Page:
Expert clinicians offer their insight on conducting trials in pediatric migraine, the pipeline of Alzheimer therapies, disorders of consciousness and COVID-19, and more.
The NeurologyLive® team has been as busy as always bringing you the latest clinical news and research updates in neurology over the last month, including conducting several interviews with experts across a number of different and varying topics.
Among these included conversations about the challenges in conducting clinical trials in migraine with Christina Szperka, MD, MSCE; the use of MR fingerprinting in epilepsy care with Irene Wang, PhD; the current understanding of disorders of consciousness and COVID-19 with David Fischer, MD; the development of the SAGE test for early dementia detection with Douglas Scharre, MD; addressing disparities in the US following COVID-19 with Mitzi Joi Williams, MD; and the current monoclonal antibodies in development for Alzheimer disease with Anton Porsteinsson, MD.
Click through the slides to see and read more from each expert’s exclusive conversation with NeurologyLive® in January 2022.
WATCH TIME: 6 minutes
“The CHAMP study showed that there were a lot of adverse effects in those meds, particularly topiramate. So, if we have another therapy that does ultimately have long-term safety and fewer adverse effects and that's easier in terms of adherence, maybe then the prescription patterns will eventually shift. But for right now, early on, when they meds have only been approved in adults for a couple of years, it's hard sometimes for parents to say, ‘I want to put my child in that study.’ That's something that we wrestle with, and it just depends.”
Difficulties surround enrollment for clinical trials in pediatric migraine, as new medications often have no long-term safety data, complicating parents’ decisions when it comes to enrolling their children and expose them to potential risks of an unproven therapy. Christina Szperka, MD, MSCE, director of the Pediatric Headache Program at the Children’s Hospital of Philadelphia (CHOP), commented on this issue, adding that trials are often designed for patients with “regular, more straightforward, earlier-on migraine,” leaving out those who have continuous headache and have become ineligible after failing multiple therapies.
In conversation with NeurologyLive®, Szperka also discussed advances made for general migraine during the COVID-19 pandemic, including a paper she coauthored during the lockdown period entitled, “Migraine care in the era of COVID-19: Clinical pearls and plea to insurers,” which provided alternative options for patients with migraine, in the event they could not visit a facility for usual procedures.1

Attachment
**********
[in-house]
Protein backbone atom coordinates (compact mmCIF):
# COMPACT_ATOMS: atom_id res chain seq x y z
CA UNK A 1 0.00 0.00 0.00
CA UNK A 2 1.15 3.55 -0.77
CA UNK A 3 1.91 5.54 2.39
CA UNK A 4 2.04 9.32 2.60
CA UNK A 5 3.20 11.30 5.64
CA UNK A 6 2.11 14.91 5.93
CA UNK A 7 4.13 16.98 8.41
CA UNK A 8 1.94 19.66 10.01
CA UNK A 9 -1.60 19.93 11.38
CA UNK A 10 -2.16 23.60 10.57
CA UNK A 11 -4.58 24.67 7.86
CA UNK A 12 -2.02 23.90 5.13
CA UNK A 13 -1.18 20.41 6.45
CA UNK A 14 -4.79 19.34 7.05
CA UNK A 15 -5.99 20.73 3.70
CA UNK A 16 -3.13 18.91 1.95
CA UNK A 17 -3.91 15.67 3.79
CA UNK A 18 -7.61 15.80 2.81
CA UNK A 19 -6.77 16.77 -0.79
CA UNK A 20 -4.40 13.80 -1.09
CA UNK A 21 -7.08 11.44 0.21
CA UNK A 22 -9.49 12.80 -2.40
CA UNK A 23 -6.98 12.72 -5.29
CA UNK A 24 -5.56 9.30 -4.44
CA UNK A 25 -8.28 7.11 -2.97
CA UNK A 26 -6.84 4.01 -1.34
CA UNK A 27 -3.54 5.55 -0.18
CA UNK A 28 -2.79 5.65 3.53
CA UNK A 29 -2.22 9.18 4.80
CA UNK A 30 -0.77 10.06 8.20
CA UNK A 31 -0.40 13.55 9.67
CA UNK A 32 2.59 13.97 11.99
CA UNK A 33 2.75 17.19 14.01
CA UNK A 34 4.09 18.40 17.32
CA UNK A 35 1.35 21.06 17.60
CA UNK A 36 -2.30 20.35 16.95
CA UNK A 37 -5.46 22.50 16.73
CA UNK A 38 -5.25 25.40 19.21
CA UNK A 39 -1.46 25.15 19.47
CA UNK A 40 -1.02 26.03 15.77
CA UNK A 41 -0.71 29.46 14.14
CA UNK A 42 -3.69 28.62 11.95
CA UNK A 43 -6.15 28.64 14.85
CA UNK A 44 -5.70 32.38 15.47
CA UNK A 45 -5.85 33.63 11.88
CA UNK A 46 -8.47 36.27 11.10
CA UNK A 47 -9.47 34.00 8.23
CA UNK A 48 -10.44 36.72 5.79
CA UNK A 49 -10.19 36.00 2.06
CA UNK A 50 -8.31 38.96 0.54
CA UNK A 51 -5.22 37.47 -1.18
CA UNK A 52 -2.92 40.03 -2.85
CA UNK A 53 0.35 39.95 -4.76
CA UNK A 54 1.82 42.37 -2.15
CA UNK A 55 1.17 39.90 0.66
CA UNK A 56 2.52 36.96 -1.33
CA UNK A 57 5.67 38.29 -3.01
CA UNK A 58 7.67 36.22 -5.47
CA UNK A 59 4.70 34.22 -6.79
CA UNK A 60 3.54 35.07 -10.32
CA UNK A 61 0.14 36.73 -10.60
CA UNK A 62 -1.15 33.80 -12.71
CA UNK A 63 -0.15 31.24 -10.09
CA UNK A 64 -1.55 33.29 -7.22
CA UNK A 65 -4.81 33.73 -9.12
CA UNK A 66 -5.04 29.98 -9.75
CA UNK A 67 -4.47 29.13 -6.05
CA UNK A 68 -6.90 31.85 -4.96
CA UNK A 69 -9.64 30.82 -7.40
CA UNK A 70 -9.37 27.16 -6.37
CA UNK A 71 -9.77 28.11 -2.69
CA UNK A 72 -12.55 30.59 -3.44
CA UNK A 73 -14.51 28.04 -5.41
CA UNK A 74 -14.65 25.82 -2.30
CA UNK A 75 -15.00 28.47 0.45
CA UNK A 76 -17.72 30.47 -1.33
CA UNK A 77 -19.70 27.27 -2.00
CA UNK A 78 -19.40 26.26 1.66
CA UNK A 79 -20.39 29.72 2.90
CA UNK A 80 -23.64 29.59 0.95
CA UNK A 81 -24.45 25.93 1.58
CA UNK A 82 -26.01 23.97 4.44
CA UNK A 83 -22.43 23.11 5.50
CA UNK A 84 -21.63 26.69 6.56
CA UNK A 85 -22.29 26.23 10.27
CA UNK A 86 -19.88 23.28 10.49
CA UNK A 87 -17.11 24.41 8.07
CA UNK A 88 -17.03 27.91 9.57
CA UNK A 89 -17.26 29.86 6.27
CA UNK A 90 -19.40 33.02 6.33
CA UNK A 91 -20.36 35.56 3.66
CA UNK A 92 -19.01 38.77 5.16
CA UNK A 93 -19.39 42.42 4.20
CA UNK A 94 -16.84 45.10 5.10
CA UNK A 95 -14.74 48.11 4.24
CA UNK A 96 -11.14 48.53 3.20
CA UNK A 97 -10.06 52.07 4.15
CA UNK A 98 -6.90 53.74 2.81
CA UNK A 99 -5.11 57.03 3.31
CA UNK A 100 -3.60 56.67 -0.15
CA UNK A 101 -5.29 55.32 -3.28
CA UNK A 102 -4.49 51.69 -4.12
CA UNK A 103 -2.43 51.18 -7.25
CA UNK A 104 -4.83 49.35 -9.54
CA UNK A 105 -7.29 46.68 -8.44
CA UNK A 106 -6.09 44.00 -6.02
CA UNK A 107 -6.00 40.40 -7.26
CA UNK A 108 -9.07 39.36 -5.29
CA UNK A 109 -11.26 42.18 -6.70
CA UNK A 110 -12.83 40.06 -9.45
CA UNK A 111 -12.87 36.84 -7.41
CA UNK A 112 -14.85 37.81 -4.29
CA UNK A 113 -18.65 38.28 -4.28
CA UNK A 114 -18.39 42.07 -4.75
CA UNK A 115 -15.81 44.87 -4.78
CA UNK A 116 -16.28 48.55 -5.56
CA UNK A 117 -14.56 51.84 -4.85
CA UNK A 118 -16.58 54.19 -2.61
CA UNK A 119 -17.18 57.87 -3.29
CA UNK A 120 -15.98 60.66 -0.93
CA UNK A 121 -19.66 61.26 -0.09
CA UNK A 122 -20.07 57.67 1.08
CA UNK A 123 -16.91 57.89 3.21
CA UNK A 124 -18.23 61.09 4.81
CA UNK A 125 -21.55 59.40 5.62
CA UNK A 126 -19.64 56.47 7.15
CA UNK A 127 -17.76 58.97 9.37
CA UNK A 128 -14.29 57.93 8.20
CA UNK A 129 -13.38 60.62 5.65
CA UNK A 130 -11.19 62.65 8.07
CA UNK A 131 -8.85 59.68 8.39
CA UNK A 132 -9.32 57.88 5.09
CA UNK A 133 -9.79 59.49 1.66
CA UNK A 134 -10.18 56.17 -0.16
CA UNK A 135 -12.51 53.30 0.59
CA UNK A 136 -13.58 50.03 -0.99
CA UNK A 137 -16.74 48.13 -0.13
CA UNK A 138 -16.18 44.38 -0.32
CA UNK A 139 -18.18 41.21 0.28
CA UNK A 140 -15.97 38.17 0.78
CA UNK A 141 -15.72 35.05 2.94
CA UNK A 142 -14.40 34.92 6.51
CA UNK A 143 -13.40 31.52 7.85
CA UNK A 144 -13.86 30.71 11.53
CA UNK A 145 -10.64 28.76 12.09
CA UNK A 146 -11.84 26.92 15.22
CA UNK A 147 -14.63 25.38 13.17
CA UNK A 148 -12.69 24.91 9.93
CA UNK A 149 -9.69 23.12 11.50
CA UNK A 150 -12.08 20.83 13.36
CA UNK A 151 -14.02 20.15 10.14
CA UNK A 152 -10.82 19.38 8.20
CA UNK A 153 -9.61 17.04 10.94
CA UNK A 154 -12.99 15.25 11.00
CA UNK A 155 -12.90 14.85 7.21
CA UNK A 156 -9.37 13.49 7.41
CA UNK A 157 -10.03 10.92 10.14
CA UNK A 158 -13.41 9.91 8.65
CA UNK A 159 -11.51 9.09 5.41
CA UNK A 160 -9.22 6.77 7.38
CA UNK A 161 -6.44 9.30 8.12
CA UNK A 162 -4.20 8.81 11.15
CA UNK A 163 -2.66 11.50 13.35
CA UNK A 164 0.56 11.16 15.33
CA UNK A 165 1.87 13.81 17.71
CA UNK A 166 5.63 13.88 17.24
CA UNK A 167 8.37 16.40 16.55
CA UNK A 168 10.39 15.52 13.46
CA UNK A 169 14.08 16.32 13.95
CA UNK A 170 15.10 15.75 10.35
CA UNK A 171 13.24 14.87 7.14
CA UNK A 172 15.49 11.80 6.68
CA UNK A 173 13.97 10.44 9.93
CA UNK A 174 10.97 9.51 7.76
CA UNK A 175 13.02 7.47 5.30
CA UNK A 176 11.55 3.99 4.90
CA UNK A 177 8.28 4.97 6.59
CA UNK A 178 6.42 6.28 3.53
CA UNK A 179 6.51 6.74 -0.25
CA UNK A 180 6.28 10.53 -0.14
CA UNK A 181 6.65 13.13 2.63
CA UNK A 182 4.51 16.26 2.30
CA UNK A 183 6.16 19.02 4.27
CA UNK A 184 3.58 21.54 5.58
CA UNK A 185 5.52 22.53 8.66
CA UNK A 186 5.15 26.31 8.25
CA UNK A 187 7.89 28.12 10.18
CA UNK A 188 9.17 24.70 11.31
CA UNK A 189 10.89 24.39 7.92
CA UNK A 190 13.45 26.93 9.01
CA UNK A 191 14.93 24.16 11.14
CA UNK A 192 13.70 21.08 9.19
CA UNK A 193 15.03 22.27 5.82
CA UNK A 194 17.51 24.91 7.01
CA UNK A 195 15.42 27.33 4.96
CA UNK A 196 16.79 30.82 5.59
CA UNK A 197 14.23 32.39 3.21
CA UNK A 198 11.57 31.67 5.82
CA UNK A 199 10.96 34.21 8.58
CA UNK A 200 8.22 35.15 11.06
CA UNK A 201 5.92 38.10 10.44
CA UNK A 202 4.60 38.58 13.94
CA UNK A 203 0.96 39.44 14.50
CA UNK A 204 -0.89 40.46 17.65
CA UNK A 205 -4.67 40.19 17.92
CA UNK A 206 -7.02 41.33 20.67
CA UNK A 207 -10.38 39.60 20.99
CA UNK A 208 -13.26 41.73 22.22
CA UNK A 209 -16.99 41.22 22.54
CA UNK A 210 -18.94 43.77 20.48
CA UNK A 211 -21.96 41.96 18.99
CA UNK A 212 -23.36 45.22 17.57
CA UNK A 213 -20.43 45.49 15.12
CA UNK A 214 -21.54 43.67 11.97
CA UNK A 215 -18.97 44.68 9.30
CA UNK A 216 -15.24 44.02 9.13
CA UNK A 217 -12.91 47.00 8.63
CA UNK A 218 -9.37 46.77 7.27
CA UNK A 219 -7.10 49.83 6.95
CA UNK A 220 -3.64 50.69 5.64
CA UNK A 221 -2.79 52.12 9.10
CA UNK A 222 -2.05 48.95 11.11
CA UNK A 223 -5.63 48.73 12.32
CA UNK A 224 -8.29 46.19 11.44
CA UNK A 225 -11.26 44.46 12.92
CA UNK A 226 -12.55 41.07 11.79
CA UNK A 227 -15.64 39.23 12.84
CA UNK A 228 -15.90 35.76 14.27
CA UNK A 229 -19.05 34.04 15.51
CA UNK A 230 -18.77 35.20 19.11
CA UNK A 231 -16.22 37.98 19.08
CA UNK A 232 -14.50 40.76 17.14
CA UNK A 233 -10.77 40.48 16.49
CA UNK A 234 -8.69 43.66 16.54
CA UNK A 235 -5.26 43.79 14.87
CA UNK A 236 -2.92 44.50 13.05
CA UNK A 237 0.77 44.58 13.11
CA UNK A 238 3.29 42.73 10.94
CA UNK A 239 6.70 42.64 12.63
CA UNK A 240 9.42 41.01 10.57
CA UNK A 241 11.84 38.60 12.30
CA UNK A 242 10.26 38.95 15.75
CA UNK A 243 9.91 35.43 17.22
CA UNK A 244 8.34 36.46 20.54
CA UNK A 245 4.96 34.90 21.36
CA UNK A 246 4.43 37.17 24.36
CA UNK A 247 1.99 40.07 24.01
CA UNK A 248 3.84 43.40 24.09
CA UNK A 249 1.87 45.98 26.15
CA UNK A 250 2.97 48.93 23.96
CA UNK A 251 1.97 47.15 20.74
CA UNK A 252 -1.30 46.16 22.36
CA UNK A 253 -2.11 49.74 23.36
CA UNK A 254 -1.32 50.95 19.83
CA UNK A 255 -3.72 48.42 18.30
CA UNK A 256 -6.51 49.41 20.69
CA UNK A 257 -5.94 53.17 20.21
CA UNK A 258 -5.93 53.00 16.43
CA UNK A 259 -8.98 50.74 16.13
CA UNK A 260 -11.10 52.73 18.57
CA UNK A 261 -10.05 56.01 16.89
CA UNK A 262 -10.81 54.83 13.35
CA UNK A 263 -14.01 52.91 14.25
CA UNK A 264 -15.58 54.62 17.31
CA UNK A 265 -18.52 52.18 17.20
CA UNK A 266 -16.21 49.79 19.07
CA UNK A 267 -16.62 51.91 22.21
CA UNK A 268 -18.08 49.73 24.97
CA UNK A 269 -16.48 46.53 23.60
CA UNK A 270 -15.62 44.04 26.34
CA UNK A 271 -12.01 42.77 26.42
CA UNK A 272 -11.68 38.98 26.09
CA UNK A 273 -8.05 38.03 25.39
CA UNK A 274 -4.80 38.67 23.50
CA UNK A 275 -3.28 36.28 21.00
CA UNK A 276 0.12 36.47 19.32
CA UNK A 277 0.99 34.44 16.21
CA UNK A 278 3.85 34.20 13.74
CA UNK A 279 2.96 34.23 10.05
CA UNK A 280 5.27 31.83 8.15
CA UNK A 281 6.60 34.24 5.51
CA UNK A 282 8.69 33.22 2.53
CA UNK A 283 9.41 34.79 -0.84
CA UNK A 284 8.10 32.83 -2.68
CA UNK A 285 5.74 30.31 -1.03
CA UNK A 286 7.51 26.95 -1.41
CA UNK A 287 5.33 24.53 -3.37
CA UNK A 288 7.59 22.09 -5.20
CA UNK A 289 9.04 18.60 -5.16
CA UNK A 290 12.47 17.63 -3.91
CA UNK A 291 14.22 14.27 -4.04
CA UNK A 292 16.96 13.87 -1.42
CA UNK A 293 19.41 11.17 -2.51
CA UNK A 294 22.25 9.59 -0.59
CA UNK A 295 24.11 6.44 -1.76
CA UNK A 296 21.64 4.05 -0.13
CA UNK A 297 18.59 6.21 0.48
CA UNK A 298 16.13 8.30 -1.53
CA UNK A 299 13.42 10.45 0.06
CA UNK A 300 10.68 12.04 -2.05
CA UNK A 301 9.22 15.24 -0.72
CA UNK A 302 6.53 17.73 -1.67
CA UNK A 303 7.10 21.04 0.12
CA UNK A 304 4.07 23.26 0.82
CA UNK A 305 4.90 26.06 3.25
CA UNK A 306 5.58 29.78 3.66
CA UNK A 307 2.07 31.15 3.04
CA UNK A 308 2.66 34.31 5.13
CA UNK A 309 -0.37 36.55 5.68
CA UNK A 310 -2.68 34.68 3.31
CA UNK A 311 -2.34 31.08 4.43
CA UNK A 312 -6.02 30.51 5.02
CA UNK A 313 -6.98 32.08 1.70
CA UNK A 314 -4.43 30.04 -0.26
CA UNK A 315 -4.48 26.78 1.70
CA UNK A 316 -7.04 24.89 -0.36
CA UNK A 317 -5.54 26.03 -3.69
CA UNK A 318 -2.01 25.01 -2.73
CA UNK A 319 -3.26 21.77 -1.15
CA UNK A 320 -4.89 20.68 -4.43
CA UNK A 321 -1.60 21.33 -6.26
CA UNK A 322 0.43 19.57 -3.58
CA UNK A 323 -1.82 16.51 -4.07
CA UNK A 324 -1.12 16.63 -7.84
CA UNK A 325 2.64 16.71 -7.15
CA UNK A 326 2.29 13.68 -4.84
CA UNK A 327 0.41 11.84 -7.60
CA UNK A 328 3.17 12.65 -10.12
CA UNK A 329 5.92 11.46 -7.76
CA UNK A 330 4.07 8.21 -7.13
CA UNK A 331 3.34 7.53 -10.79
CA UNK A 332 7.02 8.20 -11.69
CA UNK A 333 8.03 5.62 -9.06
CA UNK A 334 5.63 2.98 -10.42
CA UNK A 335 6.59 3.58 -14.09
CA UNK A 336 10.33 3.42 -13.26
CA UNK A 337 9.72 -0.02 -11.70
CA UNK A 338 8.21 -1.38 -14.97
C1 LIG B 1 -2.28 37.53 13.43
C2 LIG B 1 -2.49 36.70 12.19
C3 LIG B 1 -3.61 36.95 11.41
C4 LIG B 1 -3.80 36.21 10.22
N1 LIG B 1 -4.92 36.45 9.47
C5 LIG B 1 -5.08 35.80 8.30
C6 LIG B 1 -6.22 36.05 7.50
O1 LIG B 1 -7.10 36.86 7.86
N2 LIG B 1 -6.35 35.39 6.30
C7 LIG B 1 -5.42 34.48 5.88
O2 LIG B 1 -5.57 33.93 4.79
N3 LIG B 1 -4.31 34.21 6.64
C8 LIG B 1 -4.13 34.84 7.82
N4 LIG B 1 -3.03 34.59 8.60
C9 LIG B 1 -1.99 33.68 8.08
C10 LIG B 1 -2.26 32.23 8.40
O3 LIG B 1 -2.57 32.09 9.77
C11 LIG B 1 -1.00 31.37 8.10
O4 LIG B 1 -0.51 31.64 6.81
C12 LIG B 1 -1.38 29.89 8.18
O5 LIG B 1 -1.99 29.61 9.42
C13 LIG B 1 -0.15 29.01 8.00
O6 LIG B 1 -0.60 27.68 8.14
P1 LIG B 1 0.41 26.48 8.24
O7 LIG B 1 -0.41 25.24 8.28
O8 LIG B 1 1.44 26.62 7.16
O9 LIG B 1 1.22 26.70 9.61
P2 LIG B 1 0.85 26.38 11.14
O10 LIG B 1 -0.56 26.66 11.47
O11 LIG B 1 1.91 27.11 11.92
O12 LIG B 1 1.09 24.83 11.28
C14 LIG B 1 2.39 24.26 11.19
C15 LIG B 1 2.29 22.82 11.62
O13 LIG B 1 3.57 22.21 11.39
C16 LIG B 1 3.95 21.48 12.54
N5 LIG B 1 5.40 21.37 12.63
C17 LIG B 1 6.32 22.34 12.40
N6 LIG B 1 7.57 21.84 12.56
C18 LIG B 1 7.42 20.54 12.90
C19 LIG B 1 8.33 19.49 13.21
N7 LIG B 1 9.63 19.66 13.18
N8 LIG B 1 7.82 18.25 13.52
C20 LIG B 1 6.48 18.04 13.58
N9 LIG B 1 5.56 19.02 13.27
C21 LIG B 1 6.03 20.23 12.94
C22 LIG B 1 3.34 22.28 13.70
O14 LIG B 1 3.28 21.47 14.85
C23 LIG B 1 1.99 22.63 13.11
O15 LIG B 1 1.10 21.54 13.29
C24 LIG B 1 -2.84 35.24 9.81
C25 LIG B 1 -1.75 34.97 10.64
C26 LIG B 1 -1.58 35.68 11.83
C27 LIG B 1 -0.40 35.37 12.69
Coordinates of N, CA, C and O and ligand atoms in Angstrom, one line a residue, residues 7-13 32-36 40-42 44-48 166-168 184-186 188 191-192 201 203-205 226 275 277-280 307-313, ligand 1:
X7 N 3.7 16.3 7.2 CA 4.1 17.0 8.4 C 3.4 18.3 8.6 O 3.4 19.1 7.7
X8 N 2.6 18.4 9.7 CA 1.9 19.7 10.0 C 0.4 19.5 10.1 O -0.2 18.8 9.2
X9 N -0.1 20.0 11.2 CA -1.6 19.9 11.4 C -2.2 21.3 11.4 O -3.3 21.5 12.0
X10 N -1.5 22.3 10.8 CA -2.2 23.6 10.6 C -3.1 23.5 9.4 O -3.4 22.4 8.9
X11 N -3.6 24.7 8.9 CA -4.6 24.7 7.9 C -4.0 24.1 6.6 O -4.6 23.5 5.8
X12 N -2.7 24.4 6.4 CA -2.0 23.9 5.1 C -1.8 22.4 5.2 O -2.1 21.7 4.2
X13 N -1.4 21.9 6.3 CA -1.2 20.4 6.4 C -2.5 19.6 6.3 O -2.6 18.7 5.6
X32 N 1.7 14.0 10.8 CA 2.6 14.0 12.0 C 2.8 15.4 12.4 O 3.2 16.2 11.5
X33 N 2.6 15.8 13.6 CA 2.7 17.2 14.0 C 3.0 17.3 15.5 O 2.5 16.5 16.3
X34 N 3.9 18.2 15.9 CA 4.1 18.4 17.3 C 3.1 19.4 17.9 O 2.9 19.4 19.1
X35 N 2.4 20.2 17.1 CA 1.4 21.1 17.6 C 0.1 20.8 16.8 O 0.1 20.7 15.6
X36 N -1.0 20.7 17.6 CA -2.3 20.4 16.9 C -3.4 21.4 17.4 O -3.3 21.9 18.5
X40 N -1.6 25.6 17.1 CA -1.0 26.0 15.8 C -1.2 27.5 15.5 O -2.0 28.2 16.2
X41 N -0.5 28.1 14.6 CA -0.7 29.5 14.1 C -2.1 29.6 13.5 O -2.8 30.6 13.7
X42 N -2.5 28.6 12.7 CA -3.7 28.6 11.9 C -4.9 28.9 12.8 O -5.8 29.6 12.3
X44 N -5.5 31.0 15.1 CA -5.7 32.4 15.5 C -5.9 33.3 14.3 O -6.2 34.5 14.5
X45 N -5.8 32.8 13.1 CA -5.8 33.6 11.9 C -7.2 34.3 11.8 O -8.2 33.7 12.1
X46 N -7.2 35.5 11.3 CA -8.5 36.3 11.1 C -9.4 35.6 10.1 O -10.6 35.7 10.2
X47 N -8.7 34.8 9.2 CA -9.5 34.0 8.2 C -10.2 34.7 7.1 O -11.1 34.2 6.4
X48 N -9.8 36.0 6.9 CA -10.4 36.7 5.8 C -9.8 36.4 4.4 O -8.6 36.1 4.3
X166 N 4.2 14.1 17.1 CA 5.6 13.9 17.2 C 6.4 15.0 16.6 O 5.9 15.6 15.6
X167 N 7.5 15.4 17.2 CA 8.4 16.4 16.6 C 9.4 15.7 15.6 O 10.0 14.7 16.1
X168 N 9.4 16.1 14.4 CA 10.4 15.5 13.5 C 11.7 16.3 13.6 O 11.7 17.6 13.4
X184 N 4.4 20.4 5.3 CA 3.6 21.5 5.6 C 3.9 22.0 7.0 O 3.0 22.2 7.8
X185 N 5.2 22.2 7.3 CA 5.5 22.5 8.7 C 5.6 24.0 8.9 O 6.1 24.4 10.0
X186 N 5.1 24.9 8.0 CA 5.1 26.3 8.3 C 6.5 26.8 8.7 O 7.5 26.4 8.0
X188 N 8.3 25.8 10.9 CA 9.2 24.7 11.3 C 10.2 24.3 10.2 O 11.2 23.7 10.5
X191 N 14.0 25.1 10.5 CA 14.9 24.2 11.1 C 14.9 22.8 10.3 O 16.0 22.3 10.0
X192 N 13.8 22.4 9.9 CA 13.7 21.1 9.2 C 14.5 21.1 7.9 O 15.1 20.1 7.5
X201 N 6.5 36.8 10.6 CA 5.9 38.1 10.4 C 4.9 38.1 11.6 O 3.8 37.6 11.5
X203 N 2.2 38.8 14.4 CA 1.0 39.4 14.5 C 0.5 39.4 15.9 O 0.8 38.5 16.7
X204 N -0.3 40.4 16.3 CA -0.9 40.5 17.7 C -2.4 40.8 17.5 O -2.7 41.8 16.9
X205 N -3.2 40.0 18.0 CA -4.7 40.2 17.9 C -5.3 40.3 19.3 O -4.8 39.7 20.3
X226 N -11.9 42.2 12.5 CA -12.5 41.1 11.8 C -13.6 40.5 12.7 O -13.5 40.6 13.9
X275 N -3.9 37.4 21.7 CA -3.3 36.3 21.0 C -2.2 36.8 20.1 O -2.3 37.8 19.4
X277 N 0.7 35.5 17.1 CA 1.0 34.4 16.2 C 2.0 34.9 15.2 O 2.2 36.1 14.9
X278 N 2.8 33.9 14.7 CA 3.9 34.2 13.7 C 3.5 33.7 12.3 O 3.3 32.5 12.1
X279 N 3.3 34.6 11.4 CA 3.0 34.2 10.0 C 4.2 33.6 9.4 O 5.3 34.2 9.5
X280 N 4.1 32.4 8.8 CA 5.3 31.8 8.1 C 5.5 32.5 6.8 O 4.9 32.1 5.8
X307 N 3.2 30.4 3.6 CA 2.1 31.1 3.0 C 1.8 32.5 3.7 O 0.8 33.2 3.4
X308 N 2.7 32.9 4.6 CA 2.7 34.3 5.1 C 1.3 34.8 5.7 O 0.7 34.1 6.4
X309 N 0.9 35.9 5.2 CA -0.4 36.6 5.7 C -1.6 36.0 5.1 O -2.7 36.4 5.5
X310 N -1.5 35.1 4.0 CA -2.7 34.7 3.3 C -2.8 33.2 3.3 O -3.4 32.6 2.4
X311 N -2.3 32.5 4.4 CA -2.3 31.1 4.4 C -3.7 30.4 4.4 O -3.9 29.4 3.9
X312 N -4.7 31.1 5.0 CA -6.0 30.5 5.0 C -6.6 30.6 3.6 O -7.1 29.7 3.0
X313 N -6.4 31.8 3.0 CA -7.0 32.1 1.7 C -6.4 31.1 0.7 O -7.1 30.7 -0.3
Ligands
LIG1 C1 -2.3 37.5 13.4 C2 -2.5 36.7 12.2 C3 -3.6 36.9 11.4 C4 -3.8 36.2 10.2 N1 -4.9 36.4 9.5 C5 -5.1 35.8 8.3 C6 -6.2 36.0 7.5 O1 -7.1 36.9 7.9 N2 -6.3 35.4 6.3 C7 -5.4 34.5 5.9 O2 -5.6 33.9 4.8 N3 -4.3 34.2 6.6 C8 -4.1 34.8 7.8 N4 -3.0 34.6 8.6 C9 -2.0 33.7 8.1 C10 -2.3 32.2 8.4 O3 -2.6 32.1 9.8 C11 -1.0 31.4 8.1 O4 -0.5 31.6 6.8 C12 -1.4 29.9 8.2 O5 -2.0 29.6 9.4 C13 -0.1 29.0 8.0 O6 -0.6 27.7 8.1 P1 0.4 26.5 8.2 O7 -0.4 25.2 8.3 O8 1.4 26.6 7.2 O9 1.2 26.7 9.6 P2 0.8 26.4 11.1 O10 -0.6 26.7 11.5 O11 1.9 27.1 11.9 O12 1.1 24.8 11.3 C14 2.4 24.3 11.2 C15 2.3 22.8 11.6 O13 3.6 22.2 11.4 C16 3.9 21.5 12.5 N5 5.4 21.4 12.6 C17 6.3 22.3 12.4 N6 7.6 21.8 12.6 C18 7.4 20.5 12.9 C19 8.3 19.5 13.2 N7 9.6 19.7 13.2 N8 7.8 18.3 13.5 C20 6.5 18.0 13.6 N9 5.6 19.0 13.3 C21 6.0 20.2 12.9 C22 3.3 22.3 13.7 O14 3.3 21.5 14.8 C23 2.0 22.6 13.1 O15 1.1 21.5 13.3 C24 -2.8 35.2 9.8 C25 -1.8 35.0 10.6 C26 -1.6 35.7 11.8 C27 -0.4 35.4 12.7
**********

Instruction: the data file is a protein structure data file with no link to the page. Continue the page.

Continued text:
WATCH TIME: 3 minutes
"What we do currently with MRI is look at dark or bright. This is similar to feeling a high or low fever. But what we need to do is have that number that could tell us about the state of the brain—the healthy state of the brain, so to speak."
MR fingerprinting is a relatively recent approach to the acquisition and evaluation of MRI data aimed at generating quantitative multiparametric data from a single acquisition. The idea behind MR fingerprinting is that it will make comparison across individuals, scanners, and vendors possible, rather than the current situation in which most imaging data is qualitative. The benefits of MR fingerprinting were further showcased at the recently concluded 2021 American Epilepsy Society (AES) Annual Meeting, December 3-7, in Chicago, Illinois, with research conducted by Irene Wang, PhD.
Wang, the research director and a staff scientist at the Comprehensive Epilepsy Center of Cleveland Clinic, presented 3 abstracts that evaluated MR fingerprinting in the characterization of medically intractable focal epilepsy and focal cortical dysplasia (FCD). FCD, one of the most common pathologies for medically intractable focal epilepsy, can be difficult to detect by using traditional weighted MRI. Using a radiomics extraction approach, the data showed high accuracies of MR fingerprinting to classify FCD from healthy tissue, and to classify FCD type 2 from type 1.2
These projects have been in the works for years, according to Wang. She sat down with NeurologyLive® to discuss the reasoning behind the research, how this novel approach will change the way epilepsy is viewed, and why clinicians should be excited about it.
WATCH TIME: 3 minutes
“Medical teams and families wanted to know if life-sustaining treatment should be continued or not, basically asking how long they could expect these disorders of consciousness to continue, and we really didn’t know. We didn’t really know how COVID was affecting the brain.”
A recent prospective study investigated patients with COVID-19 and disorders of consciousness (COVID-DoC), which has been identified as a serious complication of the virus. As prognosis and pathophysiology of the condition are not yet fully understood, an added layer or complications arose in terms of the decision to continue life-sustaining treatment.
Led by David Fischer, MD, neurocritical care fellow at Massachusetts General Hospital and Brigham and Women’s Hospital, investigators enrolled 12 patients with COVID-DoC, 11 of whom recovered consciousness after 0-25 days (median, 7 [5-14.5]) after stopping continuous intravenous sedation—excluding 1 patient who died following enrollment. We sat down with Fischer to learn more about study findings, the most surprising of which was the recovery of significant neurologic function and minimal disability by 9 surviving patients upon returning home.3